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Our Identity: "Who Am I (Really)?"

Defining our identity is a lifelong challenge.

“What’s It All About, Alfie?” That’s the title of a touching film from the late sixties about a young man trying to “find himself” (played by Michael Caine).

Presumably, when young people “find themselves” they have developed a sense of what they’re all about, or their true “Identity.” “Coming of Age” is a similar theme often represented in film (“American Grafitti”) and novels (“The Catcher in the Rye”).

All these terms refer to the stage of life when a young person has matured, feels good about themselves at work, play, and in relationships, and is looking forward to the future. We first become interested in our personal identity during adolescence, when we begin asking ourselves identity-related questions, along the lines of, “Who am I? What do I stand for? What do I want out of life?"

Most colleges offer a Freshman course “Introductory Psychology” (“Psych 101”), which teaches eager young students about the concept of identity (which is largely about them!) The concept was developed by Dr. Erik Erikson, who held that developing a core identity was the major existential challenge to adolescents, and that this “task” had to be successfully resolved before they could ably embark into young adulthood.

Adolescence is a period marked by dramatic transformative developmental changes over a short span of years, which occur relatively rapidly and involve every cell and sinew of the human body and mind. There may be some turmoil at that time of life, and many parents expect adolescents’ lives to be filled with turbulence, as depicted by Shakespeare in A Winter’s Tale: “I would there were no age between ten and three and twenty, for there is nothing in the between except getting wenches with child, stealing and fighting.” Anna Freud called this “Sturm und Drang” (emotional storminess), and deemed it an inevitable rite of passage.

But here are three truisms about Identity:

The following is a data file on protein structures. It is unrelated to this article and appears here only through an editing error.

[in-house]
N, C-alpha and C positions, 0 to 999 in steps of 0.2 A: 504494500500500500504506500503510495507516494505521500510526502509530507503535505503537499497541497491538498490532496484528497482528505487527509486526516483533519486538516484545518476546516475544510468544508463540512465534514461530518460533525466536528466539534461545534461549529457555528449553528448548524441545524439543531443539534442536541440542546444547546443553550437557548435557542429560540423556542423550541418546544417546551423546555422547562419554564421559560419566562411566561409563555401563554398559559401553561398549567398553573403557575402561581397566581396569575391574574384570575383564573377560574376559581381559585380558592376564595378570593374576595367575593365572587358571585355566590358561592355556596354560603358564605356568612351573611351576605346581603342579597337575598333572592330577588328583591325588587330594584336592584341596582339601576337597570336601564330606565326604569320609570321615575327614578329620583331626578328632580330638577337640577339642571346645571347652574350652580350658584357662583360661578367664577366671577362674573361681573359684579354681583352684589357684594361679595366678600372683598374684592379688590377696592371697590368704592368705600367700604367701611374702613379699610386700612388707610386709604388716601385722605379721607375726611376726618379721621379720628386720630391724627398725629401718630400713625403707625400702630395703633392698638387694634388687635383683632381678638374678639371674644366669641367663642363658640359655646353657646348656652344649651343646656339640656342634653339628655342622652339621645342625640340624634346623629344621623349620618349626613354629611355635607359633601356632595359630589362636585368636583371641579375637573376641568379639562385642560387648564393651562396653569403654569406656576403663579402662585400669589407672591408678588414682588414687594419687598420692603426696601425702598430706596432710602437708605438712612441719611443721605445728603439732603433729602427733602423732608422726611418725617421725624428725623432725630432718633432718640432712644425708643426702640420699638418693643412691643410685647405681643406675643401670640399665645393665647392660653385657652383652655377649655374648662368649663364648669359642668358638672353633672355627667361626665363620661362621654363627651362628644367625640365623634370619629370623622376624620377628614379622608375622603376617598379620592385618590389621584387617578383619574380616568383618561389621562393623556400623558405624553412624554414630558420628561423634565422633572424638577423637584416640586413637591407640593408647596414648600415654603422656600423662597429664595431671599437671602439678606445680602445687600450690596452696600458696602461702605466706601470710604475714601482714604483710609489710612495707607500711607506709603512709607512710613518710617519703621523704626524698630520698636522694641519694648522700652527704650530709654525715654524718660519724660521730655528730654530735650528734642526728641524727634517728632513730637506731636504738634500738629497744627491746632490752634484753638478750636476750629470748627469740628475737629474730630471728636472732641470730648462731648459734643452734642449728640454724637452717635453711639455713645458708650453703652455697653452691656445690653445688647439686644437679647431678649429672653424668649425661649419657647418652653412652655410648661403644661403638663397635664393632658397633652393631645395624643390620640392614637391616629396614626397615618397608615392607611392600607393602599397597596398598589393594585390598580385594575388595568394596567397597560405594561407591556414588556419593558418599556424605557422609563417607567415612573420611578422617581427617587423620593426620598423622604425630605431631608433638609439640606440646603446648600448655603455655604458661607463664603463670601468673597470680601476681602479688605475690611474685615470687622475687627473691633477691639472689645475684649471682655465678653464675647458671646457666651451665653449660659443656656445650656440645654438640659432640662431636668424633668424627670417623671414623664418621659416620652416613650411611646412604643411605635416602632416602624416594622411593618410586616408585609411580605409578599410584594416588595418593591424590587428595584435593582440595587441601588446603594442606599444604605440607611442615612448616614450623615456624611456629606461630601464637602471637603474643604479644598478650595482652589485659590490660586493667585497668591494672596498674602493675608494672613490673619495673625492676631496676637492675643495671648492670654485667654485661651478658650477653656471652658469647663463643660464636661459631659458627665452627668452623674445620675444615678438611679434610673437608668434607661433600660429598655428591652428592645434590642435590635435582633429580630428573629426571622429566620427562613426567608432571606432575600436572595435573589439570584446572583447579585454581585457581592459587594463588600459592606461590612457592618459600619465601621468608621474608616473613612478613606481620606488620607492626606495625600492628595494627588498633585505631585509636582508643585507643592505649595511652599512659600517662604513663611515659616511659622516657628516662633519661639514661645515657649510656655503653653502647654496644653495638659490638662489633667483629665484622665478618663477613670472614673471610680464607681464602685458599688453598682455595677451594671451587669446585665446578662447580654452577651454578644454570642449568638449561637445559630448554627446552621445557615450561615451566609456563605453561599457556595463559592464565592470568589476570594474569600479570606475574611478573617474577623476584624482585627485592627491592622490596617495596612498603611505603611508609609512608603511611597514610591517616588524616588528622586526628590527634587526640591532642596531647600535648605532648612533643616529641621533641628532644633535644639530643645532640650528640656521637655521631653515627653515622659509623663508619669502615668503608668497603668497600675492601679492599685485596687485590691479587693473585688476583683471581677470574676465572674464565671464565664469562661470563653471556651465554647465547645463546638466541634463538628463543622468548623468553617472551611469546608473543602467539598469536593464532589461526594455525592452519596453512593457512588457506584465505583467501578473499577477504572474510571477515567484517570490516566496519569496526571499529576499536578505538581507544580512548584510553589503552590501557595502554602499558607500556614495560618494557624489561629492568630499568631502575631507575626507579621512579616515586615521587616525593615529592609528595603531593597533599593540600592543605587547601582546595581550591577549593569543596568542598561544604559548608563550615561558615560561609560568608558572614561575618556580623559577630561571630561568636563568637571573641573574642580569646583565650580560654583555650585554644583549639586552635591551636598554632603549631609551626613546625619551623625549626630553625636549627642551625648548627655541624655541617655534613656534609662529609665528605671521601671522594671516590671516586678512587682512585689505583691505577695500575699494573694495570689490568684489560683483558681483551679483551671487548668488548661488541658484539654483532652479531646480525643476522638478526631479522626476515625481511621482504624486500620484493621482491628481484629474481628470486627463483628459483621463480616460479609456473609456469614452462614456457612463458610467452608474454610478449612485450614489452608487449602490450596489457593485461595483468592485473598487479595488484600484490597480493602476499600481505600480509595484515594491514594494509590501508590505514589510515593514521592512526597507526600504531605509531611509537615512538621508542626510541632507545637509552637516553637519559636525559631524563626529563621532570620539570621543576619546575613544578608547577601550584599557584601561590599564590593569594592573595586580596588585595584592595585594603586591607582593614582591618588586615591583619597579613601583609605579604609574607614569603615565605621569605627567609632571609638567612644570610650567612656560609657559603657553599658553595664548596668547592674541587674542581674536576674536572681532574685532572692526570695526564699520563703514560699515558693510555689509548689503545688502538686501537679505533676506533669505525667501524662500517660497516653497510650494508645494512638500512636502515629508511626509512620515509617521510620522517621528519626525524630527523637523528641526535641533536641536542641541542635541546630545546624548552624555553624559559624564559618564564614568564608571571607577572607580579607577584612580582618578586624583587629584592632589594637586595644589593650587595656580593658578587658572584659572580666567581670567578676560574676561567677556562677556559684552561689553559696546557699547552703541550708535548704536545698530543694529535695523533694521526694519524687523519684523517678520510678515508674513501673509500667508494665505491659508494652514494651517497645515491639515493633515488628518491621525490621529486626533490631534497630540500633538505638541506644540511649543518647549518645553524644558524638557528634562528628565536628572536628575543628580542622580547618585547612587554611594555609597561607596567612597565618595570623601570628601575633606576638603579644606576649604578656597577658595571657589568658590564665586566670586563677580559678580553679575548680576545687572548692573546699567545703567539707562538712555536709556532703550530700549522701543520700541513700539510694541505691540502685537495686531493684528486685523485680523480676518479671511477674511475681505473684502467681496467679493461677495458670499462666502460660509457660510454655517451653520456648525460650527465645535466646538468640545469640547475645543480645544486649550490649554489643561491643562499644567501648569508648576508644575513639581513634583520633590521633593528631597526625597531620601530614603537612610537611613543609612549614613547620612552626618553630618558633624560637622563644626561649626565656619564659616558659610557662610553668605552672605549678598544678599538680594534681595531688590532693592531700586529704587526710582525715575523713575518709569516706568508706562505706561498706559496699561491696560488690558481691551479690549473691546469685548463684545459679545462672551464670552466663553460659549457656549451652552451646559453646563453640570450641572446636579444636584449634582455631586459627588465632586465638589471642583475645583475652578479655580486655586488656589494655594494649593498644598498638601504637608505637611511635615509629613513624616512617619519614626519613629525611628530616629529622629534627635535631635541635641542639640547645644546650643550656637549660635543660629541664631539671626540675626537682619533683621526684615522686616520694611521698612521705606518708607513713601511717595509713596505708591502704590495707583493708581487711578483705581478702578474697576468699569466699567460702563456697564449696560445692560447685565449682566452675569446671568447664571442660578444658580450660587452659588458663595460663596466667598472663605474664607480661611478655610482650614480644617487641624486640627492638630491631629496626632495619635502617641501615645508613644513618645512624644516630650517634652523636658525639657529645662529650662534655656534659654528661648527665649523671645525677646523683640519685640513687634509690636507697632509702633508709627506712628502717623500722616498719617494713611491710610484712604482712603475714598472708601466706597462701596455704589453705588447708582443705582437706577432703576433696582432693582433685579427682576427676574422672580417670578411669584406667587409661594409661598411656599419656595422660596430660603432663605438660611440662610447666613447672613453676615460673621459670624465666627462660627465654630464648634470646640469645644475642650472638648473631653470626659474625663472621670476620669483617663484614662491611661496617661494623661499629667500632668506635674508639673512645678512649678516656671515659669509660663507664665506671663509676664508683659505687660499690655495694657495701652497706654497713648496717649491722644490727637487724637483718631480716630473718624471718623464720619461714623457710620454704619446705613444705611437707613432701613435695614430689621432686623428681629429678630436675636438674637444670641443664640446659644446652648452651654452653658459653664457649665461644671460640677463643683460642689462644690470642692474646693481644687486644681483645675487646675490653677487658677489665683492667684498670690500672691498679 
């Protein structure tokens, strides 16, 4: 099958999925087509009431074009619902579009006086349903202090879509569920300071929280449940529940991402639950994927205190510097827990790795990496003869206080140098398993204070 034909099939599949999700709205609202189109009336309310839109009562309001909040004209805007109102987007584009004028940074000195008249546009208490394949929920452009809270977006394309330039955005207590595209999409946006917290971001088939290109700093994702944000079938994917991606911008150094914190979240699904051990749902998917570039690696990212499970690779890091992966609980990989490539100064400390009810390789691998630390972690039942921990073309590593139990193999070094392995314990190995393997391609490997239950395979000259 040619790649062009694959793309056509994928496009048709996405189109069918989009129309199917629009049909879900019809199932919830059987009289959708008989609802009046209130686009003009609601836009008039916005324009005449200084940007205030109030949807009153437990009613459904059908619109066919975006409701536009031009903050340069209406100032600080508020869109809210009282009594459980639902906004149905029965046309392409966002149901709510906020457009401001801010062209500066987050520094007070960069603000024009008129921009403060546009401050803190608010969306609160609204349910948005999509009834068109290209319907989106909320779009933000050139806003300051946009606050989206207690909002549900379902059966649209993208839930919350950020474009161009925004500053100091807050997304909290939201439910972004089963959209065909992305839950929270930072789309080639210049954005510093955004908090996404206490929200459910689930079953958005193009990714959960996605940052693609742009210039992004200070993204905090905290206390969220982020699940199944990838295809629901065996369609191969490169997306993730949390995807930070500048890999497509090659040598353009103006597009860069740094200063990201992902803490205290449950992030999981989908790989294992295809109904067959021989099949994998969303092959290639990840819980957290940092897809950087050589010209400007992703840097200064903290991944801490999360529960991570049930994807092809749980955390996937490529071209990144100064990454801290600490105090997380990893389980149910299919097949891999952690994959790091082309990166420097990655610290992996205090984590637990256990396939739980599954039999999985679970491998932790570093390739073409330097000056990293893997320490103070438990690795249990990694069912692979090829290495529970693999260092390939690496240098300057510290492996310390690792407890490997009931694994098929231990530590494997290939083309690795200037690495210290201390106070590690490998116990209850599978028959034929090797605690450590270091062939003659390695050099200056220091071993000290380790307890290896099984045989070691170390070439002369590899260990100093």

1) Many adolescents do not experience emotional upheaval; 2) “Identity” is not the sole domain of adolescents; 3) Coming to grips with our identity is not “resolved” during the adolescent years: Defining one’s Identity is a Recurrent Lifelong Challenge.

We revisit the same existential questions we asked during adolescence throughout our lives, but while the questions remain the same, the answers change significantly and are very different over the course of one’s life.

Who among us hasn’t looked in the mirror (real or metaphoric) from time to time throughout our lives and asked ourselves these identical questions? (“What am I doing with my life?” “Is this what I am all about?”)

The answers to those questions are related only to that specific moment in time, and are frequently modified over a lifetime, depending on one’s age, health, relationships, mood and life situation. But checking in with ourselves is important.

We wrestle with these questions during major milestones or during crisis situations. Or when there are significant changes in our live, during new relationships, career moves, illnesses and losses.

We are sentient beings and as such we are constantly reevaluating ourselves and our goals. We think about these identity-related issues and they appear in our dreams and unconscious thoughts.

Wrestling with existential quandaries like “Who Am I (really)?” is a necessary part of our lifelong quests for understanding ourselves. They are important bellwethers and beacons to help us set our personal directions and goals, make important choices, and evaluate how we are doing in our journeys.

Ultimately, of course, we are all seeking fulfillment and meaning in our lives.